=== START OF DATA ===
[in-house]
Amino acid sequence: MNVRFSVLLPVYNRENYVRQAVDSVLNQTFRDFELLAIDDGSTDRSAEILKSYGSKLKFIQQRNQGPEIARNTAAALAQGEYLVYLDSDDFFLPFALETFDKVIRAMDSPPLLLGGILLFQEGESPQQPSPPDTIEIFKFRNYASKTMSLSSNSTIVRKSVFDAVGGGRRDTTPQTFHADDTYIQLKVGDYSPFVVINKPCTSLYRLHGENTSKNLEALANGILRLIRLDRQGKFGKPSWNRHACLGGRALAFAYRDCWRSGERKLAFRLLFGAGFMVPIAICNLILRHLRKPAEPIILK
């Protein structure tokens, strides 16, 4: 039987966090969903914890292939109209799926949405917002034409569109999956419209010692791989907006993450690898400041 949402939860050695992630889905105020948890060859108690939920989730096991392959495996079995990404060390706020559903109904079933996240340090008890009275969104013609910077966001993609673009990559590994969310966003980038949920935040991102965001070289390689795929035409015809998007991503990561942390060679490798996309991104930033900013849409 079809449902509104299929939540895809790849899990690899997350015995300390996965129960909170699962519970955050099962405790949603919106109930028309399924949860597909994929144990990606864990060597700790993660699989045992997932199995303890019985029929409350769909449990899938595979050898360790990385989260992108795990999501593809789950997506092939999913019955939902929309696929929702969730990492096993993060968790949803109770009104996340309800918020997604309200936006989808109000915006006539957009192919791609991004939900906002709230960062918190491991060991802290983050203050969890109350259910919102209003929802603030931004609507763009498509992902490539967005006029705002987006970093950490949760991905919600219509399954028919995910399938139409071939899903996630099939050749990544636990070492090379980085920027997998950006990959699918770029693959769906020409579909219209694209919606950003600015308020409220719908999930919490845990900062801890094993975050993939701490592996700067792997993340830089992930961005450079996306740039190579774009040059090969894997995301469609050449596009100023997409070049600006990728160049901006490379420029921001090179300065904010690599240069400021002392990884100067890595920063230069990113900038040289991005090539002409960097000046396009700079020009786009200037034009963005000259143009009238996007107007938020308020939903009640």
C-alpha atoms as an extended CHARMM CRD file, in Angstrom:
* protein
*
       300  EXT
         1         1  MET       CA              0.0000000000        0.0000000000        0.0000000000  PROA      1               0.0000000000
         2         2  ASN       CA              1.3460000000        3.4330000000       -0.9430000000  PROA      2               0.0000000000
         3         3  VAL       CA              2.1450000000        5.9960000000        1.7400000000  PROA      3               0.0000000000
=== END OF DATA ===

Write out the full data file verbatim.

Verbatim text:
[in-house]
Amino acid sequence: MNVRFSVLLPVYNRENYVRQAVDSVLNQTFRDFELLAIDDGSTDRSAEILKSYGSKLKFIQQRNQGPEIARNTAAALAQGEYLVYLDSDDFFLPFALETFDKVIRAMDSPPLLLGGILLFQEGESPQQPSPPDTIEIFKFRNYASKTMSLSSNSTIVRKSVFDAVGGGRRDTTPQTFHADDTYIQLKVGDYSPFVVINKPCTSLYRLHGENTSKNLEALANGILRLIRLDRQGKFGKPSWNRHACLGGRALAFAYRDCWRSGERKLAFRLLFGAGFMVPIAICNLILRHLRKPAEPIILK
């Protein structure tokens, strides 16, 4: 039987966090969903914890292939109209799926949405917002034409569109999956419209010692791989907006993450690898400041 949402939860050695992630889905105020948890060859108690939920989730096991392959495996079995990404060390706020559903109904079933996240340090008890009275969104013609910077966001993609673009990559590994969310966003980038949920935040991102965001070289390689795929035409015809998007991503990561942390060679490798996309991104930033900013849409 079809449902509104299929939540895809790849899990690899997350015995300390996965129960909170699962519970955050099962405790949603919106109930028309399924949860597909994929144990990606864990060597700790993660699989045992997932199995303890019985029929409350769909449990899938595979050898360790990385989260992108795990999501593809789950997506092939999913019955939902929309696929929702969730990492096993993060968790949803109770009104996340309800918020997604309200936006989808109000915006006539957009192919791609991004939900906002709230960062918190491991060991802290983050203050969890109350259910919102209003929802603030931004609507763009498509992902490539967005006029705002987006970093950490949760991905919600219509399954028919995910399938139409071939899903996630099939050749990544636990070492090379980085920027997998950006990959699918770029693959769906020409579909219209694209919606950003600015308020409220719908999930919490845990900062801890094993975050993939701490592996700067792997993340830089992930961005450079996306740039190579774009040059090969894997995301469609050449596009100023997409070049600006990728160049901006490379420029921001090179300065904010690599240069400021002392990884100067890595920063230069990113900038040289991005090539002409960097000046396009700079020009786009200037034009963005000259143009009238996007107007938020308020939903009640």
C-alpha atoms as an extended CHARMM CRD file, in Angstrom:
* protein
*
       300  EXT
         1         1  MET       CA              0.0000000000        0.0000000000        0.0000000000  PROA      1               0.0000000000
         2         2  ASN       CA              1.3460000000        3.4330000000       -0.9430000000  PROA      2               0.0000000000
         3         3  VAL       CA              2.1450000000        5.9960000000        1.7400000000  PROA      3               0.0000000000